What Are the Risks of Asbestos in the Home?

Asbestos in Home

Asbestos was a popular building material until it was banned in the UK in the year 2000. Buildings constructed or renovated prior to that date could contain asbestos, including residential properties. Asbestos was commonly used in insulation, flooring, and roofing, and was also sprayed onto ceilings and walls. But what are the risks of having asbestos in the home and how do you know if your property contains asbestos?

The Health Hazards of Asbestos Exposure

When asbestos is damaged or disturbed, it releases tiny fibres which are then breathed into the lungs. This can lead to serious health conditions, many of which take years to develop and can be fatal.

Tradespeople who worked in the construction industry prior to 2000 are most at risk of asbestos-related health issues, but people completing DIY projects at home could also inadvertently be exposed to asbestos, particularly when modernising an older property.

Exposure to Asbestos Can Cause Mesothelioma

Mesothelioma is a type of cancer that affects the lining of the lungs, called the pleura, and is mainly caused by breathing in asbestos fibres. These fibres get lodged in the lungs where they cause irritation, which in some cases can lead to mesothelioma.

People usually develop the first symptoms of mesothelioma 30 to 40 years after asbestos exposure, which is why it continues to affect people today despite asbestos being banned in the UK more than 20 years ago. Because mesothelioma is often diagnosed at an advanced stage, the prognosis is generally poor.

Heavier Asbestos Exposure Can Cause Asbestosis

Asbestosis is a non-cancerous, long-term lung condition that is triggered by excessive exposure to asbestos. It is more common in those who have breathed in a considerable amount of asbestos dust during their work and often develops 20 to 30 years after exposure.

When asbestos fibres become lodged inside the lungs, scarring and thickening can develop around the air sacs, making it difficult for oxygen to reach the bloodstream. This can cause the lungs to shrink and harden and cause persistent shortness of breath. There is currently no cure for asbestosis and the lung damage cannot be reversed.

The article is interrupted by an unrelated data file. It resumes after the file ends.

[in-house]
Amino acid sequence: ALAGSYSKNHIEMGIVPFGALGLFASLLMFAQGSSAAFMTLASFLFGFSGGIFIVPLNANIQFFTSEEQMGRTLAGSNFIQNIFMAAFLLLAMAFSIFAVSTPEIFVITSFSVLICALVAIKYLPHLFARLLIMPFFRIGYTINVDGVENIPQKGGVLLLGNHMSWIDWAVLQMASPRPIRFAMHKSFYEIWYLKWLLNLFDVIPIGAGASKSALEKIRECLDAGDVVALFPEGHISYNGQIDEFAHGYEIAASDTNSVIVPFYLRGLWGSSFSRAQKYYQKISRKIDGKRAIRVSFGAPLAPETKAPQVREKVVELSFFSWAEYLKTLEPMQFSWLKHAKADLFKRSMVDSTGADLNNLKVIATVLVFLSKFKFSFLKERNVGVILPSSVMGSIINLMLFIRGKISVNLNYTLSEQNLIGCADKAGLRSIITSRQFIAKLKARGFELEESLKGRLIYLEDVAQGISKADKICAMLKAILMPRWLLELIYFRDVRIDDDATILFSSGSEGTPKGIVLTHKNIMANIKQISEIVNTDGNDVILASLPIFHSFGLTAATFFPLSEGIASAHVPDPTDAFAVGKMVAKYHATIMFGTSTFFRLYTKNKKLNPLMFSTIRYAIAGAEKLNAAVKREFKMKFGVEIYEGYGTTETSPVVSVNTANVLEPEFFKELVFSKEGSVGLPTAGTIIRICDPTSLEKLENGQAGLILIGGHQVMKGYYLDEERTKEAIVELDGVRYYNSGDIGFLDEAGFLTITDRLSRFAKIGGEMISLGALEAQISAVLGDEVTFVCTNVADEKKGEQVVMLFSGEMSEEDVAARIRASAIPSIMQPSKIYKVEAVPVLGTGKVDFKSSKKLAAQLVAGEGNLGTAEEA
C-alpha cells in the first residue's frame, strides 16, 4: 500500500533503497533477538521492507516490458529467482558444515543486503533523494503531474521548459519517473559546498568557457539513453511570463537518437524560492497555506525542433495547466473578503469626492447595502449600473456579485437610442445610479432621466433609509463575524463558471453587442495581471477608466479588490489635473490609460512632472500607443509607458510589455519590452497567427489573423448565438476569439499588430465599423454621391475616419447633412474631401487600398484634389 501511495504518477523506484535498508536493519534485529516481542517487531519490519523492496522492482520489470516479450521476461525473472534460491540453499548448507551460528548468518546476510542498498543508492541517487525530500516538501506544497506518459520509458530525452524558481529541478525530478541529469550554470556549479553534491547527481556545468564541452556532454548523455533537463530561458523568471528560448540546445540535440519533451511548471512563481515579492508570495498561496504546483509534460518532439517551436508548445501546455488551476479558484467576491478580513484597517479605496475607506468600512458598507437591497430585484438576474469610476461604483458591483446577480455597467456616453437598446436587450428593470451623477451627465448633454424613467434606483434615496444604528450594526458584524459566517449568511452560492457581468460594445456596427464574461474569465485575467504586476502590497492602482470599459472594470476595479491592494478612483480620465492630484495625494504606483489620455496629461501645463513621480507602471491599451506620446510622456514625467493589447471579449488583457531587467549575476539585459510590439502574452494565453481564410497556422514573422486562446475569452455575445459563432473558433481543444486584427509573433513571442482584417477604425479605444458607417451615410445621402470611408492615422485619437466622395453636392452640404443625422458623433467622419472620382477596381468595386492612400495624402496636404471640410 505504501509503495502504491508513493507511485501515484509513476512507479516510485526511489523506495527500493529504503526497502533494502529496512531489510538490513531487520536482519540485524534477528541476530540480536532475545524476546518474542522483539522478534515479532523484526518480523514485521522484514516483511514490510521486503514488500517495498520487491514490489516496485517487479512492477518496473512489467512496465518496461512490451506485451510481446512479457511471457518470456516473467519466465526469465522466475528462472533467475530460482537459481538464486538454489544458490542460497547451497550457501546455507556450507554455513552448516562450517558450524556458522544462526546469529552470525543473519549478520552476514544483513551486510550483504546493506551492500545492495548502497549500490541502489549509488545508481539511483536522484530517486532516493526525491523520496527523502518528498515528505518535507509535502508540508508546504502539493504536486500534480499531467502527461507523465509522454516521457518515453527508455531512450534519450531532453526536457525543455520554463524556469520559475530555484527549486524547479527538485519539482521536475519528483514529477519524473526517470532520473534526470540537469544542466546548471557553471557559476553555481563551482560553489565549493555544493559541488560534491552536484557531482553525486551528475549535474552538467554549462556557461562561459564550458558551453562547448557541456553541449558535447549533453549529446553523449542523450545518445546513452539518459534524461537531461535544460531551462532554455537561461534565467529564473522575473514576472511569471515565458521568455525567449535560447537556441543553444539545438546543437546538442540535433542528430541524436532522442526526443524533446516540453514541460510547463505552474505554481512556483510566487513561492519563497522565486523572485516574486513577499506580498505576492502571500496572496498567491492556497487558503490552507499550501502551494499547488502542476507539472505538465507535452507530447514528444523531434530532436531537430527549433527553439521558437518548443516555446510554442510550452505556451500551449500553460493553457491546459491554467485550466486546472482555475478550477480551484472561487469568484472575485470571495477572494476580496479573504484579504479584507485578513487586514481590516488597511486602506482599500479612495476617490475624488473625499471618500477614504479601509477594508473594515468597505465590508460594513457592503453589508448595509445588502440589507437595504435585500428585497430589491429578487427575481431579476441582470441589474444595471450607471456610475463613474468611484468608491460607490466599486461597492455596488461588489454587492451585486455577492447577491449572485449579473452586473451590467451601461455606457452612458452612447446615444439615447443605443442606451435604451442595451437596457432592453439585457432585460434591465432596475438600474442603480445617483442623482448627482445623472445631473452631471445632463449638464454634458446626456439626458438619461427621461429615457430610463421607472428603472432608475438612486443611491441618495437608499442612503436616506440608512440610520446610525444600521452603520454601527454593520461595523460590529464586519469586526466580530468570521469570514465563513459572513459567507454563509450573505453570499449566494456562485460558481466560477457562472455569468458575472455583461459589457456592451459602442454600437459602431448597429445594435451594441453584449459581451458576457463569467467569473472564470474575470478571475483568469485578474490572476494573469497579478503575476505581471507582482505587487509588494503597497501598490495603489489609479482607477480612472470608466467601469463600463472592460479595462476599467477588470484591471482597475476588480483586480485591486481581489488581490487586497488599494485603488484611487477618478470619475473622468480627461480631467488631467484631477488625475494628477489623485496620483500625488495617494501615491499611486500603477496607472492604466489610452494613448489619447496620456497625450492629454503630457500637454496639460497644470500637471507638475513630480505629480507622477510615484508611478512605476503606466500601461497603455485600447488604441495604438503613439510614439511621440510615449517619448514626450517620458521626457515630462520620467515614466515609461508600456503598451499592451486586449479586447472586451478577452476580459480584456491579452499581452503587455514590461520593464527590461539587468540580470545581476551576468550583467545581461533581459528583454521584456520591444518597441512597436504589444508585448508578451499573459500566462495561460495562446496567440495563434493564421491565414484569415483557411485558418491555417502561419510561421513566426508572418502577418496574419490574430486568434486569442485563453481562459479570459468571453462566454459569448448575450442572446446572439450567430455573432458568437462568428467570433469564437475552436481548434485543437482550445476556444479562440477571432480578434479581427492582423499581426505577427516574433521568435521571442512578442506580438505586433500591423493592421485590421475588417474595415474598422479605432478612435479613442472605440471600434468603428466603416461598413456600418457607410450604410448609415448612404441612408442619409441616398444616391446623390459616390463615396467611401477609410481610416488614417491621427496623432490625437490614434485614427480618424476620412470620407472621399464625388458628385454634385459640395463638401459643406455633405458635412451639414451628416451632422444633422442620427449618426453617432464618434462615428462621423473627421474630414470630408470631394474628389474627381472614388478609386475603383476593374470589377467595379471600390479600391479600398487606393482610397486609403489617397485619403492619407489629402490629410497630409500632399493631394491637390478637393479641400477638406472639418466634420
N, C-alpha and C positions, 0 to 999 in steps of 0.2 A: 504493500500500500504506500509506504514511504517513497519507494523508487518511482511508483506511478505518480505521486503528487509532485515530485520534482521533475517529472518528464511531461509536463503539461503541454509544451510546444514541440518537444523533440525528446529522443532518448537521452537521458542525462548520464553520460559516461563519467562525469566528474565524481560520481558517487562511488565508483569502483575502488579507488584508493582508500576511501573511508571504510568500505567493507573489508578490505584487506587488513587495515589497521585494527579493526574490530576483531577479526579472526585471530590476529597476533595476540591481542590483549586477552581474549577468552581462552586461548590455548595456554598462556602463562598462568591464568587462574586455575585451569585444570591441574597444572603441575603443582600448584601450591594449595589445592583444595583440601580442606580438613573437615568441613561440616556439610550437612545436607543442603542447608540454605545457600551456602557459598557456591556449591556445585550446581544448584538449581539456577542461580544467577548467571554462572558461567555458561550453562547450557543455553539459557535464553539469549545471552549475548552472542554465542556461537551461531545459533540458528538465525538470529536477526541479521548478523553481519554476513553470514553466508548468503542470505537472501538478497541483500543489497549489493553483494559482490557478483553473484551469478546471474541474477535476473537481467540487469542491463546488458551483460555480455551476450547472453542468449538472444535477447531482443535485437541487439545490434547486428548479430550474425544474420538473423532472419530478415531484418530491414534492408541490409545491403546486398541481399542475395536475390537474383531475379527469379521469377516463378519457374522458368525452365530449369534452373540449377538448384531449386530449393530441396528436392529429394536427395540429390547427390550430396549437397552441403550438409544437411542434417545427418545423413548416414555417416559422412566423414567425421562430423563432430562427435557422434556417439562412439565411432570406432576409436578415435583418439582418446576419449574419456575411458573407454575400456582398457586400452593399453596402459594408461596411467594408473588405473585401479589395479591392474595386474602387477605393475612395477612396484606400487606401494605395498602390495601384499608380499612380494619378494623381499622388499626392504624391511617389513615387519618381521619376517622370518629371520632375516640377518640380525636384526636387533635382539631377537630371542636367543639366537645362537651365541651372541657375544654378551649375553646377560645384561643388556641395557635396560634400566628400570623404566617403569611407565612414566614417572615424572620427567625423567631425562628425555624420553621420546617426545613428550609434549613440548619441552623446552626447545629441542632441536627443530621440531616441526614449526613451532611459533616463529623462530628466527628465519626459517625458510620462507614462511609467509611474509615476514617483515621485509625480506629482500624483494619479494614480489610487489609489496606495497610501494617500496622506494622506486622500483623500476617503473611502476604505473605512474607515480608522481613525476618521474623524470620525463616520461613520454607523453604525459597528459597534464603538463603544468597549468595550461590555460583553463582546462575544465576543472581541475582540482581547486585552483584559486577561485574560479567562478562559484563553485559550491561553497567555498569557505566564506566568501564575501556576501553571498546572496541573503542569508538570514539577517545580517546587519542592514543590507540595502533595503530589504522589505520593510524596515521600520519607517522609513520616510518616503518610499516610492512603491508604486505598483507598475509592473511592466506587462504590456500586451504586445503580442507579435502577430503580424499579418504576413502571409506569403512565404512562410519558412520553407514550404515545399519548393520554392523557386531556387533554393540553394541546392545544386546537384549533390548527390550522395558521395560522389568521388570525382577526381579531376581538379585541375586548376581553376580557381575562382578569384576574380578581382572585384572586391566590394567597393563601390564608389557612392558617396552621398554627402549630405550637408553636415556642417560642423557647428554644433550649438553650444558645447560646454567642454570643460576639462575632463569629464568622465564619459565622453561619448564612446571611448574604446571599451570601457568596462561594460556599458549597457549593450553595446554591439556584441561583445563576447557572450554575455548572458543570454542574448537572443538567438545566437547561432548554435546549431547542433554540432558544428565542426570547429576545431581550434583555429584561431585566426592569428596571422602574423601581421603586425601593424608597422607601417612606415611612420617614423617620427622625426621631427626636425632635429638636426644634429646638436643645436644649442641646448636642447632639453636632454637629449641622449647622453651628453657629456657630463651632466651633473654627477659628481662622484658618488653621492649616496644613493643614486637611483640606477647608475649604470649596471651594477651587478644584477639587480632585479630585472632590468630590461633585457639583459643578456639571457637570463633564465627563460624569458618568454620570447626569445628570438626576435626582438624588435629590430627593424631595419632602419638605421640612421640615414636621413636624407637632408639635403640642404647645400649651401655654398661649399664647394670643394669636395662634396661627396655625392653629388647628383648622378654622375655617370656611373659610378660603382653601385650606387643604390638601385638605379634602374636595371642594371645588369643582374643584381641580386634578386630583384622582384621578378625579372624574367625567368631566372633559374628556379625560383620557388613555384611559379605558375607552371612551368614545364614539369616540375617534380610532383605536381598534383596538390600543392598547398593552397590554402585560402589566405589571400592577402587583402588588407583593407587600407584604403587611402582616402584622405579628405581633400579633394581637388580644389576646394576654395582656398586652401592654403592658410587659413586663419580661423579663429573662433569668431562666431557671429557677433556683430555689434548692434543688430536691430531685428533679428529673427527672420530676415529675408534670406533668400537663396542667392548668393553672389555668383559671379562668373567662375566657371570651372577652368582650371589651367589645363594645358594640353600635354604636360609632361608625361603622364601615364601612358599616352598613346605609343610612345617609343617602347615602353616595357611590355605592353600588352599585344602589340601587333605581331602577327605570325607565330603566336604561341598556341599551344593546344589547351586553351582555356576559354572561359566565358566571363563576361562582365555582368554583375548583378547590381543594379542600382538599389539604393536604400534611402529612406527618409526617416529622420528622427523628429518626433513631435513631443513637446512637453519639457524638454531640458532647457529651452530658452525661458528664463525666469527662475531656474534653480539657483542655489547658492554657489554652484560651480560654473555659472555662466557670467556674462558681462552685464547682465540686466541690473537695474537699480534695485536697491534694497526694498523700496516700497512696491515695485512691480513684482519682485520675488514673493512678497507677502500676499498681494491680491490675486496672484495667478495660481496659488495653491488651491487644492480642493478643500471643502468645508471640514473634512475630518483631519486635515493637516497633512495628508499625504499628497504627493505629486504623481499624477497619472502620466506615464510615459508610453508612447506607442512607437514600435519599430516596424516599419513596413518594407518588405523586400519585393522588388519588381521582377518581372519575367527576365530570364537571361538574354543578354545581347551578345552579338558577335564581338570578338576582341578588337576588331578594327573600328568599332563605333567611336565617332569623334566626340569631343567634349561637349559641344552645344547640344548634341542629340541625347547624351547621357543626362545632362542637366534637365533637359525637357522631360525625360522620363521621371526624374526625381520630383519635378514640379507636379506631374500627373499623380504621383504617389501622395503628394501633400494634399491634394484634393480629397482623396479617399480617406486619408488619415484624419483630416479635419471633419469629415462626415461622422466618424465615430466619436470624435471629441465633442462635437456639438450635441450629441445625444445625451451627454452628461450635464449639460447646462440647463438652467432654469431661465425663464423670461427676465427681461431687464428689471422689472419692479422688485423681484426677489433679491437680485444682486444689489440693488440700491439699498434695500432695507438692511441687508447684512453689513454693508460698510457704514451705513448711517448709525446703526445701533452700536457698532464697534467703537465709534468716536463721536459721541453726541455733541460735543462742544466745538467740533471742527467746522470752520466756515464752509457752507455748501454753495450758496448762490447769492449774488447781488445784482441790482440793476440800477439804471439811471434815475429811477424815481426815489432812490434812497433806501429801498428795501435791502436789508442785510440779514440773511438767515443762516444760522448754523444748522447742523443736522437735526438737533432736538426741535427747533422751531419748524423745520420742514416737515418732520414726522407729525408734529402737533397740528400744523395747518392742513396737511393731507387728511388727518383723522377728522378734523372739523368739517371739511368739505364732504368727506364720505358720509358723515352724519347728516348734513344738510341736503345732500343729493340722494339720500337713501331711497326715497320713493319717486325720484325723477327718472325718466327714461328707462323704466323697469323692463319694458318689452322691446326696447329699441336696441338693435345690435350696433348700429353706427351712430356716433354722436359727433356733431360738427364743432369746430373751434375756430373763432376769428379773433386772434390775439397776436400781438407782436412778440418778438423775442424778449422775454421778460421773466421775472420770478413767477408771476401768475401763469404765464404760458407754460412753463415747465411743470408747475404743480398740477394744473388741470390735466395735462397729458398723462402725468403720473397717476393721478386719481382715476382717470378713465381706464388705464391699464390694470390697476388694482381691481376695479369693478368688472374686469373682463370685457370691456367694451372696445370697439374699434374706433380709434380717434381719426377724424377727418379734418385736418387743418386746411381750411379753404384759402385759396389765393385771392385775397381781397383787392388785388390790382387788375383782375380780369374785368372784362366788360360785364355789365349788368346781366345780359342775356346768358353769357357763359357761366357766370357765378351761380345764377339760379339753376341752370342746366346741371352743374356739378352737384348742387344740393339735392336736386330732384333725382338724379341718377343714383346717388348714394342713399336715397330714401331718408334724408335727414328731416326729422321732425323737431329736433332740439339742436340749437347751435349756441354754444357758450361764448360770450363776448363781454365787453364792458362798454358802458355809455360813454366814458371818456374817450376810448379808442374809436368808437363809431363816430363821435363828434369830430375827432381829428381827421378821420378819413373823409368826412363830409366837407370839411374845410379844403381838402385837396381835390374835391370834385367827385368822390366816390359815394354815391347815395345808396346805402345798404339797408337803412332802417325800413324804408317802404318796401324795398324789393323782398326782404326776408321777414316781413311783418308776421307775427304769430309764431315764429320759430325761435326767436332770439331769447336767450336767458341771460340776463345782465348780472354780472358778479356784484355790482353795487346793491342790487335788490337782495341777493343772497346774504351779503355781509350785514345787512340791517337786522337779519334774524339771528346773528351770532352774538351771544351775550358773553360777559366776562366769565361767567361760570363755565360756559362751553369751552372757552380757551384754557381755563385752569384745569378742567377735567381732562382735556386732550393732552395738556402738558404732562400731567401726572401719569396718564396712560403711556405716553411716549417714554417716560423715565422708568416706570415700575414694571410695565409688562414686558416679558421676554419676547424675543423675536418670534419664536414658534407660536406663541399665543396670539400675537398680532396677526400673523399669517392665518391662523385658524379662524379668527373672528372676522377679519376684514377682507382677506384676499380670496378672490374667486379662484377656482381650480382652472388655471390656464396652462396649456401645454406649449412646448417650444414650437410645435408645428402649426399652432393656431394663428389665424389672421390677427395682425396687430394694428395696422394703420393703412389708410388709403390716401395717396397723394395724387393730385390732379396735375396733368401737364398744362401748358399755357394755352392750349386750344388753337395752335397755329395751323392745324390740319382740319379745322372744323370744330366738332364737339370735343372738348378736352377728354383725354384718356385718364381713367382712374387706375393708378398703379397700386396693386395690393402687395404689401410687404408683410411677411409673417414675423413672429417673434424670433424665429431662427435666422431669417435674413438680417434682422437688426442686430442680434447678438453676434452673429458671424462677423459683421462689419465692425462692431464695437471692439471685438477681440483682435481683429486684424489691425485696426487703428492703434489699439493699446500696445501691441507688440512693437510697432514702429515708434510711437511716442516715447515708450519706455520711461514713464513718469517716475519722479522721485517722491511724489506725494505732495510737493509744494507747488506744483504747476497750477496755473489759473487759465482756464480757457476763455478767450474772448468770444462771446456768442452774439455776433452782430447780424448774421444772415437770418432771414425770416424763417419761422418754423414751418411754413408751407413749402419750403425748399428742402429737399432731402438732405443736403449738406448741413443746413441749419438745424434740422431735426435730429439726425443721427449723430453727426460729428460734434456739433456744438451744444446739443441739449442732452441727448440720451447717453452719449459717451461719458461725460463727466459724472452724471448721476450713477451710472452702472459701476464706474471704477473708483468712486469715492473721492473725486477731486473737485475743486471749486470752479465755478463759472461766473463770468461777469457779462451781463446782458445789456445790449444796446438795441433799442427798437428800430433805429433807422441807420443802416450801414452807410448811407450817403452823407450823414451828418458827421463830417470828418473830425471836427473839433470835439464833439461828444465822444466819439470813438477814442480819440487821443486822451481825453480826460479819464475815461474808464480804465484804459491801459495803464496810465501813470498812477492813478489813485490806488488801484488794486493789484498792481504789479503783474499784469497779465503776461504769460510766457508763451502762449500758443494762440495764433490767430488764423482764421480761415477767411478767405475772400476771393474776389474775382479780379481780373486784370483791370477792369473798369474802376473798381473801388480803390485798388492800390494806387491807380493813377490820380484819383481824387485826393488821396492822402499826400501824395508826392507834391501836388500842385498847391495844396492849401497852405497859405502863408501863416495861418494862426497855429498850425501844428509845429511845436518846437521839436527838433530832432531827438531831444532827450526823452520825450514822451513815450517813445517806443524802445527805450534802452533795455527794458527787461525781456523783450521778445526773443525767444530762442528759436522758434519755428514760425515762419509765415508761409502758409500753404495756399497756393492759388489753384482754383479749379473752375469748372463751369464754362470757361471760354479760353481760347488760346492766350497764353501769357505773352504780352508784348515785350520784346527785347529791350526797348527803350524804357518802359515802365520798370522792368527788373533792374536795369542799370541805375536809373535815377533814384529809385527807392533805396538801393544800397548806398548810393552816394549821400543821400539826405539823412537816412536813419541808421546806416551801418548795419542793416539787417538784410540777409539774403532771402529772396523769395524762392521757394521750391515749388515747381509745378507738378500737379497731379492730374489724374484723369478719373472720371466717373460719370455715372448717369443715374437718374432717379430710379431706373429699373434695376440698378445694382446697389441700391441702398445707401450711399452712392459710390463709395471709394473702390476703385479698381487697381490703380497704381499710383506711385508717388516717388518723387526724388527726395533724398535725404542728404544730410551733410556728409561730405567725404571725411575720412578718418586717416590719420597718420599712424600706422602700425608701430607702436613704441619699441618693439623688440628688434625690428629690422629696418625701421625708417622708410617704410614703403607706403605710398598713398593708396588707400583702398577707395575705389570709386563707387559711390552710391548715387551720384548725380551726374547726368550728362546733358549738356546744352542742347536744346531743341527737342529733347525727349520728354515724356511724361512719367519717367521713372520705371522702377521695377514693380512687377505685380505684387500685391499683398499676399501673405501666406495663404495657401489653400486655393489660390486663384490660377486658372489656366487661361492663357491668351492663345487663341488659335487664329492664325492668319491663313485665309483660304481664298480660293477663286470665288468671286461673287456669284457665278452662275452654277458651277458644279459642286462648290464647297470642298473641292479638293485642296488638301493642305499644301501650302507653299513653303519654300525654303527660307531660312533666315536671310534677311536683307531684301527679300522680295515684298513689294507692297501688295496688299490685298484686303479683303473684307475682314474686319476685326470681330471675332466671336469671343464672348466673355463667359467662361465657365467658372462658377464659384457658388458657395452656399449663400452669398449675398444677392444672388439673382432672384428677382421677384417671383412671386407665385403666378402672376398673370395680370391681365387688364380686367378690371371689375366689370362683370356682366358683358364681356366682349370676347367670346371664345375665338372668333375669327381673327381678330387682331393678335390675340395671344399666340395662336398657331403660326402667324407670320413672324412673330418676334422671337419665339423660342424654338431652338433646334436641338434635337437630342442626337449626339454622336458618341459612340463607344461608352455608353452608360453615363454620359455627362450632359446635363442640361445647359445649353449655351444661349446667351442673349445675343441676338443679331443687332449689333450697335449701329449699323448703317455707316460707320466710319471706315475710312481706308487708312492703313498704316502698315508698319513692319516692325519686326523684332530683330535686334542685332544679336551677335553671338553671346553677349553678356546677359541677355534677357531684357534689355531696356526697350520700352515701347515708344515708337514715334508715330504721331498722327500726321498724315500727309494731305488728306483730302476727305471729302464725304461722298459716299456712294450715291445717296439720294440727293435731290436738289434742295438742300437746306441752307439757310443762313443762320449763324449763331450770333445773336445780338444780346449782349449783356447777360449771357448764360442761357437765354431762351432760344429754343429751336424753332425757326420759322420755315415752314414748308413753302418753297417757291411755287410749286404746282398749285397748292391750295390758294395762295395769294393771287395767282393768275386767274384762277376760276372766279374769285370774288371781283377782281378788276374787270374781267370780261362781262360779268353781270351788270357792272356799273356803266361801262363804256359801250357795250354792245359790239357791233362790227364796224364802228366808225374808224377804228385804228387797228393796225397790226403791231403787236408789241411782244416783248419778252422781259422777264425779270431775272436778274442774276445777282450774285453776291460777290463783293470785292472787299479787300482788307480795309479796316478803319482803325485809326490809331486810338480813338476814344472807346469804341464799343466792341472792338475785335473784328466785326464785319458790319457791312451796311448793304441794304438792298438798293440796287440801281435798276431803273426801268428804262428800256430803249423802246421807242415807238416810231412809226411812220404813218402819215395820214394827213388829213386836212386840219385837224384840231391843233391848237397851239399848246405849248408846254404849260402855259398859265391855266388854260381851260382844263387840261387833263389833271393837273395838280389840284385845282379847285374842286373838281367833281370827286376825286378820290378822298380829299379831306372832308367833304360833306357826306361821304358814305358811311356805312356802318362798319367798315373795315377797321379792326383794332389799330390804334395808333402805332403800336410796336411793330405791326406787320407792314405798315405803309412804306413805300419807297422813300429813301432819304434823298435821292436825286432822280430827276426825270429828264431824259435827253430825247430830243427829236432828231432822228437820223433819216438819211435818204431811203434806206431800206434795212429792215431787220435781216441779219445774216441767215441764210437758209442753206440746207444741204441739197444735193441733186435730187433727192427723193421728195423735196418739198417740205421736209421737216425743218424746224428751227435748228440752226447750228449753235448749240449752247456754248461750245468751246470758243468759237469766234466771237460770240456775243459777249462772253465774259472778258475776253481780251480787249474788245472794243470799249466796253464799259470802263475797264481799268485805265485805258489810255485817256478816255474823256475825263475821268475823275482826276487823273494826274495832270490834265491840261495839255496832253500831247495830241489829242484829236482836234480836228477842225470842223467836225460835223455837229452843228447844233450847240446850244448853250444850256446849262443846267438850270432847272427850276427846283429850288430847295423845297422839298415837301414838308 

Asbestos-related Lung Cancer

Exposure to asbestos increases the risk of lung cancer, which is the growth of cancerous cells inside the lungs which form a tumour. Smoking is also a risk factor for lung cancer, so smokers who have also been exposed to asbestos are at a greater risk of developing this type of cancer.

What to Do After Exposure to Asbestos

If you believe you have been exposed to asbestos while renovating your home, consult your GP as soon as possible and report any symptoms that you are experiencing. Although the risk of asbestos-related health problems is greatest in tradespeople who suffered long-term exposure to asbestos as part of their work, some residential properties may still contain asbestos that can be disturbed during DIY.

How to Detect Asbestos in Your Home

If your home was built or renovated before 2000, there is a chance that it may contain asbestos. Common locations for asbestos in residential properties include insulation in the walls, loft, or beneath floorboards, vinyl floor tiles, and decorative ceiling coatings like Artex. Roofs, gutters, and window panels in an older property could also contain asbestos.

Explore the common signs your home might have asbestos present and, if in doubt, contact IES to arrange an asbestos survey.

Speak to the Specialists

IES Group are asbestos removal specialists and have extensive experience of removing asbestos from residential properties. If you think your home might contain asbestos, call 0116 288 0000 for expert advice from our team.